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The Trojan Horse in the Church

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The default state of life in the world is negativity. When we live with the reality of our outer selves, rather than the reality of our inner selves, we refuse to allow ourselves access to positivity as a mindset. We take disappointment, hurt and rejection to be the base level of our expectations in life, and adjust our outlook accordingly.

And the worst thing is that this negative mindset is contagious!

It affects how we express ourselves, and positive people surrounding us are weakened by our negativity. How could they not be? The response to their encouragement is contempt? We become the negative experience that disillusions our peers, and so the infection spreads. We become a Trojan Horse in the midst of the city under siege, spilling a horde of enemy troops out to invade and conquer the people holding out.

Understand, there’s no judgement involved in this. Rather, there’s overwhelming empathy, because the attitude is pervasive. It’s everywhere. You’ll hear it explained time and again: “It’s perfectly natural. It’s just the world we live in.”
Well, no. We don’t live in the world. We are supernatural creatures.
That’s the blessing of the Kingdom. We have a new way to be. A new pattern to trace our lives after.

“For the weapons of our warfare are not carnal but mighty in God for pulling down strongholds, casting down arguments and every high thing that exalts itself against the knowledge of God, bringing every thought into captivity to the obedience of Christ…” 2 Corinthians 10:4-5

Nowhere in Scripture is the world’s way of dragging us down to negative, disempowering thinking more evident than in the story of the people of Israel and their years in the wilderness.

For over four centuries, the children of God had lived subjugated by the nation of Egypt, enduring forced labor, unfair and punitive laws enacted specifically to afflict and limit them as a people, and finally—the ultimate in draconian legislation against a race—the ruling that all male children would be put to death.

These were the circumstances into which Moses was born. When God sent a grown Moses to deliver the children of Israel from their Egyptian bondage, the people that were brought out of servitude were not the same as the people who had entered it. The experience had changed them as a race, made them fearful and incapable of trust.

God recognized this in them, even as He expected their faithfulness to Him, because God doesn’t ask anything of us that we cannot deliver. His compassion for His fallen people was immense, as it always is. He saw the negativity and the passivity that scarred their lives and revealed Himself in ways that in any other time in history would have been utterly astonishing.

The burning bush to prophesy their deliverance.

Terrible plagues to torment their captors.

The division of the Red Sea to aid their escape, pillars of smoke and fire to guide them to the land promised to them.

Food fell from the sky to feed the hundreds of thousands of men, women and children, and water sprang from rocks to quench their thirst.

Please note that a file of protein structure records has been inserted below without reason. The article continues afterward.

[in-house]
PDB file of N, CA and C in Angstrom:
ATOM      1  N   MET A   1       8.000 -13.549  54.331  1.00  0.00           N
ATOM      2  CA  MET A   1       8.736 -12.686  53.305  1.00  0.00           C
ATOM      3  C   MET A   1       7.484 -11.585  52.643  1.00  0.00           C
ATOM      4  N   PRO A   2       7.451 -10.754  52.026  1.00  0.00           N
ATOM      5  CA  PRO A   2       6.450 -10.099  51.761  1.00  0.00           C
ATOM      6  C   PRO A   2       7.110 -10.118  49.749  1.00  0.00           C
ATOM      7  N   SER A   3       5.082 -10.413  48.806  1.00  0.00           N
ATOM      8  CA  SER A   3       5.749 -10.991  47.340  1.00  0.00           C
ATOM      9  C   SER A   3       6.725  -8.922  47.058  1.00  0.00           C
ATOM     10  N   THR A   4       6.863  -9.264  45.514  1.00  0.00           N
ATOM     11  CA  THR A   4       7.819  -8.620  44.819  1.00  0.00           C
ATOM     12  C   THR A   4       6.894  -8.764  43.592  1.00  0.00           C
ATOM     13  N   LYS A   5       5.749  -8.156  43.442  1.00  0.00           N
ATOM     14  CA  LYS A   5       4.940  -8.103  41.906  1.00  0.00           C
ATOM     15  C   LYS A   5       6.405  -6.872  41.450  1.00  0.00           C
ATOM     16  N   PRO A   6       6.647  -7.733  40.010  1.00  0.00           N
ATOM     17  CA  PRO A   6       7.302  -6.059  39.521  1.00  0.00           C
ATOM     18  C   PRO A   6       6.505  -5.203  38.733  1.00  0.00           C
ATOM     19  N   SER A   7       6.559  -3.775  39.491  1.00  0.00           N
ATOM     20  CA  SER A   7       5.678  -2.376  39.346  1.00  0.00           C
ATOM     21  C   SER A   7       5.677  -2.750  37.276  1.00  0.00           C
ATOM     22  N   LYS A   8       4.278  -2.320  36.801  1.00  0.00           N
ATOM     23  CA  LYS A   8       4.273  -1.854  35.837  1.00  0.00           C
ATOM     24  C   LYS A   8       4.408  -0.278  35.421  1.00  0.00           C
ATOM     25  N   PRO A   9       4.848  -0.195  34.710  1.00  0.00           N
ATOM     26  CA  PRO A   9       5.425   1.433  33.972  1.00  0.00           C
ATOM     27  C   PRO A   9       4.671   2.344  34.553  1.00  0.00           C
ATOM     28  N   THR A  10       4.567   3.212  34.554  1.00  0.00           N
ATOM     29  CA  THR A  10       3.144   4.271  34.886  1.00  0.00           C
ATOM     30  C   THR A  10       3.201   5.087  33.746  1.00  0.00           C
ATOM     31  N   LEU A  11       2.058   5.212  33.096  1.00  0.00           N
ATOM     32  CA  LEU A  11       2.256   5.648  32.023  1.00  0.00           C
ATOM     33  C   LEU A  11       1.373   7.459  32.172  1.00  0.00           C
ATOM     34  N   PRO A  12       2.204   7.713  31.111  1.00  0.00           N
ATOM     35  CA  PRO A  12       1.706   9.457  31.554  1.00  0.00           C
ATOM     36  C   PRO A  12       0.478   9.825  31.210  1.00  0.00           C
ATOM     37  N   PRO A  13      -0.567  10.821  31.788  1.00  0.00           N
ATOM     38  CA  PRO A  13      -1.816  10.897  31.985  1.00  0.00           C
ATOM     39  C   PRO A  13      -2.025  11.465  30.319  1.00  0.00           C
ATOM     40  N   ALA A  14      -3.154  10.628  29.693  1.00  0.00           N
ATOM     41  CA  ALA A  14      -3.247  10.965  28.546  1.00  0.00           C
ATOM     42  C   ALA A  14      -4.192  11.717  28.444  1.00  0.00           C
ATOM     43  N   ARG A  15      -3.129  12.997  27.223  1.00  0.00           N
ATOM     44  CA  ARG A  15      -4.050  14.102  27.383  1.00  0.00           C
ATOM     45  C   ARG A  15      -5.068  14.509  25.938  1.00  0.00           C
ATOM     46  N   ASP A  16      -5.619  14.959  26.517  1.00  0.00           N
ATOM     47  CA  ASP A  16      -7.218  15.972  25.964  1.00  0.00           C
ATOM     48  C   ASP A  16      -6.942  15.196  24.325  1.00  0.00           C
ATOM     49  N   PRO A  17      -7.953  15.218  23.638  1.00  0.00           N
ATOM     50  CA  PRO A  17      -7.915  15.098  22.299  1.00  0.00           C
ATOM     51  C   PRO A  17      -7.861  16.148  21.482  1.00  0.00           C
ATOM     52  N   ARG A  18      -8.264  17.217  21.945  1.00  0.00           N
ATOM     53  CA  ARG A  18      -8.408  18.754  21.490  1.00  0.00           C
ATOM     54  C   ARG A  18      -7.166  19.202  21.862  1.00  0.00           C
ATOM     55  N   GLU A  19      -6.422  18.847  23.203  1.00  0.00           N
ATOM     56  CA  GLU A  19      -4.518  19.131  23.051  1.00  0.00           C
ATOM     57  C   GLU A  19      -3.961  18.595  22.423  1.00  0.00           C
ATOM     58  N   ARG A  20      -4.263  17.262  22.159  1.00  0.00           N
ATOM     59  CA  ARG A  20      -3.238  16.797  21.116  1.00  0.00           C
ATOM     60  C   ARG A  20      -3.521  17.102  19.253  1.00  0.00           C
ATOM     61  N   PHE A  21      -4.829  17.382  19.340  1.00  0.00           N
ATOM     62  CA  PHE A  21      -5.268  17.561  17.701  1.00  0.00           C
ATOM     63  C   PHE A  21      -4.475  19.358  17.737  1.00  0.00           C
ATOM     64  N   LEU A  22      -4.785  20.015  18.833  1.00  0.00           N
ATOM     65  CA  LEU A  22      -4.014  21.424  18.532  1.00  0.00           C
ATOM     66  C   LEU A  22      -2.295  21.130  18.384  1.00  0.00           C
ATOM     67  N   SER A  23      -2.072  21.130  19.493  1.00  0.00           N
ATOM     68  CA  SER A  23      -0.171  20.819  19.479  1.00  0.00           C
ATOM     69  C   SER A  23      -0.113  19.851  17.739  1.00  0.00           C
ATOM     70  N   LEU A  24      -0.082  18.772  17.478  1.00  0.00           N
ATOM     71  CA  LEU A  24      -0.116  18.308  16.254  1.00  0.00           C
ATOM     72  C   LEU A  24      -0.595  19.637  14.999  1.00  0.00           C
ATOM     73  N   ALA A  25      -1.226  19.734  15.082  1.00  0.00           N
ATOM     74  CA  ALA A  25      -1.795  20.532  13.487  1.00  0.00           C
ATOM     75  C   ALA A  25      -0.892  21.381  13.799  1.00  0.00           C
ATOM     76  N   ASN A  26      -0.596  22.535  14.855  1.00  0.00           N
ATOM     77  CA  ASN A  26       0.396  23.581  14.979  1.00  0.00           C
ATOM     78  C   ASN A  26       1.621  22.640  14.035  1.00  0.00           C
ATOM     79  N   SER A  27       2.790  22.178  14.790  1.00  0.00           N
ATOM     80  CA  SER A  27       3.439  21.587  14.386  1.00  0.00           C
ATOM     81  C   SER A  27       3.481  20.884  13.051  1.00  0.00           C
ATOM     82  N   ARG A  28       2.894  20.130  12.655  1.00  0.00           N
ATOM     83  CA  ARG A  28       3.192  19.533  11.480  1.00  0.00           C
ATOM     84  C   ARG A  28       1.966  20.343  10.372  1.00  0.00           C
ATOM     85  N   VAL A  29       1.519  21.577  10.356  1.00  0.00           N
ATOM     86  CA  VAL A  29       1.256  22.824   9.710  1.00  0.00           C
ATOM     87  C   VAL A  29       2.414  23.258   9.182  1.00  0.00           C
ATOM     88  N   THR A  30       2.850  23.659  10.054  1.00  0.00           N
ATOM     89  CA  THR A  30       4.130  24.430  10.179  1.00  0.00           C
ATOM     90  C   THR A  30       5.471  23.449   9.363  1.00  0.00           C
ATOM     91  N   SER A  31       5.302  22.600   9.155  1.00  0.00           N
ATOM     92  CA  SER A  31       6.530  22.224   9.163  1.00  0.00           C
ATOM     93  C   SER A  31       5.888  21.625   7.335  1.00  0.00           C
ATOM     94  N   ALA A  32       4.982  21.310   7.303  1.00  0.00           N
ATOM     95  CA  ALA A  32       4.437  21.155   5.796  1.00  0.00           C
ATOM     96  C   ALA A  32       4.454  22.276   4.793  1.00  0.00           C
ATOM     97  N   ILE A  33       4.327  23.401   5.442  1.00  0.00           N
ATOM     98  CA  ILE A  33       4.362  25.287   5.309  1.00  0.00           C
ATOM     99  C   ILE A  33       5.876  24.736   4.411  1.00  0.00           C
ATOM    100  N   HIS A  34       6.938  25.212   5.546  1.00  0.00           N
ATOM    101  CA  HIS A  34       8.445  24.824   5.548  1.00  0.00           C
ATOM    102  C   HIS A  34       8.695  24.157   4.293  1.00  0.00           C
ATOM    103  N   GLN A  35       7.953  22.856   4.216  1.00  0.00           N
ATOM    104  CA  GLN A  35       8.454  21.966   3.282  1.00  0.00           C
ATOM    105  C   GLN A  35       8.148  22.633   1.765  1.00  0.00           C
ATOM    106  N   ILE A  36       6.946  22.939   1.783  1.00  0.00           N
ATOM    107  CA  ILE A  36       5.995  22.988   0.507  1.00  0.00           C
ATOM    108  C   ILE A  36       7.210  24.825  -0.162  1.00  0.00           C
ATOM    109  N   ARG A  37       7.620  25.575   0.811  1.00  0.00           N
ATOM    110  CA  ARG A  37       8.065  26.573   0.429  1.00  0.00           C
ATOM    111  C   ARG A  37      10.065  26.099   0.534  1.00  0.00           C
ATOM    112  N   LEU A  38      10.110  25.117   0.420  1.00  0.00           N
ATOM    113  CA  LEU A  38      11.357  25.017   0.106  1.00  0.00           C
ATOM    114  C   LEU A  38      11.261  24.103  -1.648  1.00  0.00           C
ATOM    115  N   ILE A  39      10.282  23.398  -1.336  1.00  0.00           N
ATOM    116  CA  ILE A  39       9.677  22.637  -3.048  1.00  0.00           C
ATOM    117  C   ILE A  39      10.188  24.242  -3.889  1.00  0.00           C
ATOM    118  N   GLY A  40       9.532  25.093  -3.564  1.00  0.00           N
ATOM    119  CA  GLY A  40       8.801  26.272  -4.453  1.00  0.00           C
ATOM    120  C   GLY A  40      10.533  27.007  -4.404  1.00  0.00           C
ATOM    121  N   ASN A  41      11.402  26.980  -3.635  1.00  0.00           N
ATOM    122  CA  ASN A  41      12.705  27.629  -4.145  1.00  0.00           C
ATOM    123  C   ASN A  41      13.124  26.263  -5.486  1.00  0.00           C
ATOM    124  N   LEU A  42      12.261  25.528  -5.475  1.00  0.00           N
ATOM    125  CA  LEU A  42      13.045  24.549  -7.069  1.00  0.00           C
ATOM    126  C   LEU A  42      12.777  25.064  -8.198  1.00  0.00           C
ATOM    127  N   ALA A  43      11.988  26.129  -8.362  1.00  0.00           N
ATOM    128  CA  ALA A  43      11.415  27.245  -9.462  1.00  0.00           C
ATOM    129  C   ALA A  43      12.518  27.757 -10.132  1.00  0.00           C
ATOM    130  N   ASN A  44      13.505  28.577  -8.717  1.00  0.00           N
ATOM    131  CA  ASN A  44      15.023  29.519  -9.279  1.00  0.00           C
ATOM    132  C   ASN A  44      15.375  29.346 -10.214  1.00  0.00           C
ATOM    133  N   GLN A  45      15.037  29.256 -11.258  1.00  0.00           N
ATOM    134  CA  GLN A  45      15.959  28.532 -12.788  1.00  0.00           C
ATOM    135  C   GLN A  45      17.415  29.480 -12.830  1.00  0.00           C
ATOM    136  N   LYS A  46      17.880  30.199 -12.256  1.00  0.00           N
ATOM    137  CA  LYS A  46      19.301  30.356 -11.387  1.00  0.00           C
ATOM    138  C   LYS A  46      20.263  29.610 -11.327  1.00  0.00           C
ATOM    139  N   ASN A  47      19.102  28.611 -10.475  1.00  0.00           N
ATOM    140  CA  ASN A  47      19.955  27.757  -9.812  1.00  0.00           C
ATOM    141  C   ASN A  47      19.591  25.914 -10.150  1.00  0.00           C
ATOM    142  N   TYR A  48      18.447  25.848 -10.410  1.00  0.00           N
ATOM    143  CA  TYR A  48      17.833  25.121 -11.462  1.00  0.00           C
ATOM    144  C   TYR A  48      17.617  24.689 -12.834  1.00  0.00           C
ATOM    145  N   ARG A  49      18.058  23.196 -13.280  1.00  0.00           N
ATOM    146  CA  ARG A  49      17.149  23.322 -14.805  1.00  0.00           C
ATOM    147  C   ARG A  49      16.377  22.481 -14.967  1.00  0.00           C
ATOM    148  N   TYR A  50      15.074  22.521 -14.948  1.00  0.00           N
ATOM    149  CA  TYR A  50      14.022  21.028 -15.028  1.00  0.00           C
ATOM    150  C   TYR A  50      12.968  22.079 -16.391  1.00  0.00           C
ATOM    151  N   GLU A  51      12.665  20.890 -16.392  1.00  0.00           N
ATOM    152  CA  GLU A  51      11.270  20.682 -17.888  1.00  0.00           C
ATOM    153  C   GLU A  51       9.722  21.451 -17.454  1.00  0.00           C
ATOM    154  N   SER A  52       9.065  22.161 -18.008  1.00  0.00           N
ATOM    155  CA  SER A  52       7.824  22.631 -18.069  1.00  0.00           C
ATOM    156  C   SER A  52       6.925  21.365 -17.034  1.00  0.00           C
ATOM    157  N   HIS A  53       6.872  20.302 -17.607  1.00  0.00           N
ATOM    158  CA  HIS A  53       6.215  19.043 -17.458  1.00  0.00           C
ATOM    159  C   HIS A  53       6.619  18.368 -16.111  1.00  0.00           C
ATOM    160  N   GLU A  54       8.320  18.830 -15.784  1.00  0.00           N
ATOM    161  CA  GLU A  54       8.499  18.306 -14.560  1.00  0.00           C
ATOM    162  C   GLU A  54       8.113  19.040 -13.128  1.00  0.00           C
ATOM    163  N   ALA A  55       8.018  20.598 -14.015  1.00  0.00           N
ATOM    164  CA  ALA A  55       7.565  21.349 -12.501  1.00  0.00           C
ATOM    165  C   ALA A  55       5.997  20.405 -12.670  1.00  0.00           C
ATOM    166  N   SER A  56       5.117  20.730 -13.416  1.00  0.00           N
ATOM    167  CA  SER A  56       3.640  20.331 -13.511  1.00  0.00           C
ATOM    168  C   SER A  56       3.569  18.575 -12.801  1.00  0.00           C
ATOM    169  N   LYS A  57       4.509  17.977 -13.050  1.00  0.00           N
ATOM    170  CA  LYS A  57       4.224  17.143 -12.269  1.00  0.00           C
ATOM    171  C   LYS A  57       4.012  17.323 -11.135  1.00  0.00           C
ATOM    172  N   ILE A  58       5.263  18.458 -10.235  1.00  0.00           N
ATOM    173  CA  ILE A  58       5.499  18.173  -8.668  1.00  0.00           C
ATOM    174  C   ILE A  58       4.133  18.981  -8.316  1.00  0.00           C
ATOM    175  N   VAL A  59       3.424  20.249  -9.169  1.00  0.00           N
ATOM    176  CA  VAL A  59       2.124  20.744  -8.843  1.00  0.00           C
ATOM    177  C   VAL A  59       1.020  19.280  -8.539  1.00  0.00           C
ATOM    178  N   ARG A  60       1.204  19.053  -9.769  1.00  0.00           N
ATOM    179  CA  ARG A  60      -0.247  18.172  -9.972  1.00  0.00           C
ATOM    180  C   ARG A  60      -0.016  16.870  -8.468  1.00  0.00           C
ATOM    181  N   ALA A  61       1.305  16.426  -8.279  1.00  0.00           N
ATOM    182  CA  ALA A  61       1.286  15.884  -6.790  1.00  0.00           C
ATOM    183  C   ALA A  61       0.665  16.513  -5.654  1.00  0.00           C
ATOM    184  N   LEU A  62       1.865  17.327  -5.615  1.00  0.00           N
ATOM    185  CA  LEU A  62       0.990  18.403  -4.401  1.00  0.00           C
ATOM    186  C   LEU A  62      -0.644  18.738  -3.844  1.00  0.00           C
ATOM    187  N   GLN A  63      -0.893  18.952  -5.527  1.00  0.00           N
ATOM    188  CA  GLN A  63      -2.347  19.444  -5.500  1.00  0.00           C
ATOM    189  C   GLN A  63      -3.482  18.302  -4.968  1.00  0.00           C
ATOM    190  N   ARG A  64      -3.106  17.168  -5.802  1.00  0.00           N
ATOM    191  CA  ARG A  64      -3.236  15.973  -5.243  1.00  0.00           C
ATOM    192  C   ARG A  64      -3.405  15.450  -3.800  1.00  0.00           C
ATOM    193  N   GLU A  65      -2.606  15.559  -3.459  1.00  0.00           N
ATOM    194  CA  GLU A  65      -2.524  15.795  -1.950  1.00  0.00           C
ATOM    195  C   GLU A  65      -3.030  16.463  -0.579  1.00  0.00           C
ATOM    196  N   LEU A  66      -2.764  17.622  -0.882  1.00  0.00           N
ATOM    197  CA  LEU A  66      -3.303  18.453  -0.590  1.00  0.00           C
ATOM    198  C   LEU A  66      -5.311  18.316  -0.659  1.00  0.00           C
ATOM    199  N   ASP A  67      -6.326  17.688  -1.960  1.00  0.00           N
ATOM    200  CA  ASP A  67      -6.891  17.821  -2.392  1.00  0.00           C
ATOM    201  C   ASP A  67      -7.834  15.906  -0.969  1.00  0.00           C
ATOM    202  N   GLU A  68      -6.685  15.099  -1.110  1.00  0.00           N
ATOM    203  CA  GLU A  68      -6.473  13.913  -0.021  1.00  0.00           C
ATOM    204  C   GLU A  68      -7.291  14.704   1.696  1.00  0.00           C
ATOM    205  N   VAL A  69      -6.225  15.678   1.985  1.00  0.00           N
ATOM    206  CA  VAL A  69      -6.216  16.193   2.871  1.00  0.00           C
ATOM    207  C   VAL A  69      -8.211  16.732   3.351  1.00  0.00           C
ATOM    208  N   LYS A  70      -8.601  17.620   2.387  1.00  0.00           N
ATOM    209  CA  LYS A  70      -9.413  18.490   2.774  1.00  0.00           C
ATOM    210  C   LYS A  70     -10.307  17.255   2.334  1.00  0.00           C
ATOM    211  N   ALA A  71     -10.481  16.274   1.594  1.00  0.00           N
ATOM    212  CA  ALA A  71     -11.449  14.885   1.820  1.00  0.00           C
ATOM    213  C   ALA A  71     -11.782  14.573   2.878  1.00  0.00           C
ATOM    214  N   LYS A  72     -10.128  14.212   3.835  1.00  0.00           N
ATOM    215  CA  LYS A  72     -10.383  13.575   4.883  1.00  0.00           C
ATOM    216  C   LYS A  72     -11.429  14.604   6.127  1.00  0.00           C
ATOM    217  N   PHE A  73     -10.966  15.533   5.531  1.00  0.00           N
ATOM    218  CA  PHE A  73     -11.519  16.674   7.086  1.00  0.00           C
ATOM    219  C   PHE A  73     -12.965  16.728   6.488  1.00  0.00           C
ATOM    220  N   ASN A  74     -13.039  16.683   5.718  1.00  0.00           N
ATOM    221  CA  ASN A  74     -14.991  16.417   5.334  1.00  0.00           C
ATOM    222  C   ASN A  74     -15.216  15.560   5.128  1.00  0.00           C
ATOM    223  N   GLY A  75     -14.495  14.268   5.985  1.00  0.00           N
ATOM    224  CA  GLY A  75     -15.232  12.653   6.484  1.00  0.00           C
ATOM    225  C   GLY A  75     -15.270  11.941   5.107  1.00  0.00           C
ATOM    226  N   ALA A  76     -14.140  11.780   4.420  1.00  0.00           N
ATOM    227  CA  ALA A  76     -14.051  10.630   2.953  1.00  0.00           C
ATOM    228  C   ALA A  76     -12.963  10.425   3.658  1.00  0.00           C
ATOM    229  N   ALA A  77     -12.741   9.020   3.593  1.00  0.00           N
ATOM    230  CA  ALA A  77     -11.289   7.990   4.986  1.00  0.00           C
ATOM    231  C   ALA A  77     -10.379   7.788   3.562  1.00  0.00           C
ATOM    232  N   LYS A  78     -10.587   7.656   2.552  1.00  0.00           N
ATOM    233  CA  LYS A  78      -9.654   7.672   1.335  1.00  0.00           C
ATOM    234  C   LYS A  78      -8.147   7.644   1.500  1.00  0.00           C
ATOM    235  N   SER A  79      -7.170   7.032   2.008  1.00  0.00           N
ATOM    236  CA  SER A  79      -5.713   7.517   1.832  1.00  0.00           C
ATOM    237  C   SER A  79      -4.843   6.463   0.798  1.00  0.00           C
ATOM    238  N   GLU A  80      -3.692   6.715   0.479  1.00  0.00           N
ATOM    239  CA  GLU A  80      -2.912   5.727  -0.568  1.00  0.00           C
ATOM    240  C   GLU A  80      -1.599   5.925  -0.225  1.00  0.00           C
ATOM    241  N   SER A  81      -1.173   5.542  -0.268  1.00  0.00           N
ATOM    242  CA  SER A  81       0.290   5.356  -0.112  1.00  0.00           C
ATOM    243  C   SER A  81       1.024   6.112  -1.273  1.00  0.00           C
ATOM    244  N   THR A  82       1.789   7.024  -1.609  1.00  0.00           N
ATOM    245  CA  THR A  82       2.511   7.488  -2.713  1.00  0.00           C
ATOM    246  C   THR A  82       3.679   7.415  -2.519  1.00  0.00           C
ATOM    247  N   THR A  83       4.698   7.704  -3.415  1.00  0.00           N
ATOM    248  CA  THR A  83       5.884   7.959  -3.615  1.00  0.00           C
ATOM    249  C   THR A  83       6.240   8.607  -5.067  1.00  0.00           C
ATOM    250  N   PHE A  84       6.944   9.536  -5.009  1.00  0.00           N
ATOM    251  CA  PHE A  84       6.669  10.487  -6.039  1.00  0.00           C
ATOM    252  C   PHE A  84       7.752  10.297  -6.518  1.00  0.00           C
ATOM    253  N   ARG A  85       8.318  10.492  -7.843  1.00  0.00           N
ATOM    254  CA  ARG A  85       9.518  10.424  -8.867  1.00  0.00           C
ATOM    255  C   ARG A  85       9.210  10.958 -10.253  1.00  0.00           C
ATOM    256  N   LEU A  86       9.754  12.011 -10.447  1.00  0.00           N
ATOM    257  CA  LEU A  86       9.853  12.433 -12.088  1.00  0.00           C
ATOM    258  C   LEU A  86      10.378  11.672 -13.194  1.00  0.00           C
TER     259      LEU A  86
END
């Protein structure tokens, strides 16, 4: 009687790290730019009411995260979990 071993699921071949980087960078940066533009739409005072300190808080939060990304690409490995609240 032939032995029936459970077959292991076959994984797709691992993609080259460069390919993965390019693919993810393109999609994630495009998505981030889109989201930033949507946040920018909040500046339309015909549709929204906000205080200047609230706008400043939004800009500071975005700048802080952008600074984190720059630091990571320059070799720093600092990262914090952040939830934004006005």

The Father gave his people everything possible to assist them in restoring their faith, their belief in themselves, their belief in their future with Him, their agency and power in the world.

But it wasn’t enough for them. Negativity and a subjugated mindset remained deep within them. Free of their Egyptian overlords, when adversity struck they would begin to doubt the wisdom of abandoning their lives there. At least in Egypt, they had had roofs over their heads and would not be in danger of wholesale slaughter in hostile territory.

Finally, God could not allow the situation to continue. The generation that had left Egypt would not trust in Him to deliver them as promised, no matter how extraordinary the miracles that surrounded them. He decreed that the next generation would take the land promised to them, and so the people of Israel walked the wilderness for forty years until that broken generation was no more.

When we feel trapped or powerless in our lives, beset by terrible circumstances, the common refrain is the prayer for deliverance from those circumstances, for a miracle to occur. And miracles do occur, of course. We, as Christians, see them in everyday life. All life is a miracle! But miracles don’t provide us with faith to survive the world.

We must elevate our thinking to positivity first or, just as with the Israelites fleeing Egypt, no amount of astounding works of God will convince us.

We in the Kingdom are in a cold war against negativity that stems from the world. Negativity finds a way in, it sours and poisons and breaks us down. And then it makes us into its creatures: Trojan Horses in the midst of the city, spreading the process of penetration, demoralization and subversion further.

Negativity isn’t our inheritance in the Kingdom. Our attitude and the way that you cope with adversity tells people everything about our true spiritual conditions.

And just because we are under siege doesn’t mean we’re about to fall, or let the enemies surrounding us through the gates.

The best defense is attack and the greatest response to the pervasive negativity that the world can throw at us is an unwavering renewal of purpose.graham-signature-forblog

P.S. Some good friends of mine have started a campaign to give me “the gift of time” to write and renew in health. I thought this an enormously generous thing to do and I am very appreciative. If you’d like to donate to the cause, please feel free to do so here.